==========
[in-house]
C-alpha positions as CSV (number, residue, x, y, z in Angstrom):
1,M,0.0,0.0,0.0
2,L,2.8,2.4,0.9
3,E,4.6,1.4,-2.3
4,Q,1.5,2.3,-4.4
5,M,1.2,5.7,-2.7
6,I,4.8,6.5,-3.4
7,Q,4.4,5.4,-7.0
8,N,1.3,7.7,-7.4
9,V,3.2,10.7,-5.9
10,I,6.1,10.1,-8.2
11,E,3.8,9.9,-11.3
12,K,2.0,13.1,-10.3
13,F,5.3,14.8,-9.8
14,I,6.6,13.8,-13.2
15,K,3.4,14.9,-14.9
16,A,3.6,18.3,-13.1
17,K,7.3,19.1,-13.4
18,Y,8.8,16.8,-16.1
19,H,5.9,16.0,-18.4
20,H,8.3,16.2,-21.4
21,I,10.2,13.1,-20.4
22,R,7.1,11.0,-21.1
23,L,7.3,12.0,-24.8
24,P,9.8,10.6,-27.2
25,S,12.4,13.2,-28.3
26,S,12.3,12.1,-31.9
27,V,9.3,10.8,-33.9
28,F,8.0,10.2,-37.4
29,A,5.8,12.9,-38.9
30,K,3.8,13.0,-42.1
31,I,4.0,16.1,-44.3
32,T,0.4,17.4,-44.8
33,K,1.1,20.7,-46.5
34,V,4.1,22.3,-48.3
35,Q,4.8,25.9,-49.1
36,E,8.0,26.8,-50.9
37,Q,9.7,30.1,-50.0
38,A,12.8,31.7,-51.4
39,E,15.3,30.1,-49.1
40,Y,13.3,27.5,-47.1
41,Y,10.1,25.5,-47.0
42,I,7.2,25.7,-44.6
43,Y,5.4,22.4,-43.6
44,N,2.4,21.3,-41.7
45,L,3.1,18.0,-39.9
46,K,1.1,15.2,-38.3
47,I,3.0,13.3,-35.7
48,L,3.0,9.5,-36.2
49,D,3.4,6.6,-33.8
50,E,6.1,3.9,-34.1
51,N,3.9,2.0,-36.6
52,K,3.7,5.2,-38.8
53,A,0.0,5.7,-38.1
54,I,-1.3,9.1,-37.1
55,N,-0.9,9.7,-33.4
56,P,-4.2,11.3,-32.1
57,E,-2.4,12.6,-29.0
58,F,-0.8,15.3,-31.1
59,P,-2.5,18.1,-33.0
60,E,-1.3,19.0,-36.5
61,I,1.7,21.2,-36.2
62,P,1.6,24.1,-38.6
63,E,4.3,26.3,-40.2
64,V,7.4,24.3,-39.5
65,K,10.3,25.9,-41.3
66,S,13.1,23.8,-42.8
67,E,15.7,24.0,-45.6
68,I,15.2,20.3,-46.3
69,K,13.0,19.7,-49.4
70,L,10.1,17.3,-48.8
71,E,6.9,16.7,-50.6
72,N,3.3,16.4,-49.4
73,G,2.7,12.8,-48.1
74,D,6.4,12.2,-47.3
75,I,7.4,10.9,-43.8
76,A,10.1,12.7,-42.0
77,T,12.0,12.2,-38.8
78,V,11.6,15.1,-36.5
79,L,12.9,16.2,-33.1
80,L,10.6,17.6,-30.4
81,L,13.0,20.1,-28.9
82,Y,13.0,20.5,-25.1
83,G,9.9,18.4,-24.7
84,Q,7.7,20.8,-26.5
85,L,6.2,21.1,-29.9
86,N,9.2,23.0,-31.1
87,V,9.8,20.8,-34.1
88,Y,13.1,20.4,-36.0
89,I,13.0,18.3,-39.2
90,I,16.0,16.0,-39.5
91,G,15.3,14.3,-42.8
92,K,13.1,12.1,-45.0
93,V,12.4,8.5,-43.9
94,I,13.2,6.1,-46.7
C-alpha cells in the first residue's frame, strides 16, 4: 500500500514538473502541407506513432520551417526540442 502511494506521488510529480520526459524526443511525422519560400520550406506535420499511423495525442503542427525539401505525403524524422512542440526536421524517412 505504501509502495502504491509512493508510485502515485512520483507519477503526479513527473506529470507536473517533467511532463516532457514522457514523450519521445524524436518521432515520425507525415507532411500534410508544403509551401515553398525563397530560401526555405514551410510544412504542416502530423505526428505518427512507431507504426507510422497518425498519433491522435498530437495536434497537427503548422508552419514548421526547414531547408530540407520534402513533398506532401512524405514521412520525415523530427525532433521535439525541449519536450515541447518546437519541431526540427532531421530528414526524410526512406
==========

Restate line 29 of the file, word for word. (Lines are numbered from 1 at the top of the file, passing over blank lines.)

27,V,9.3,10.8,-33.9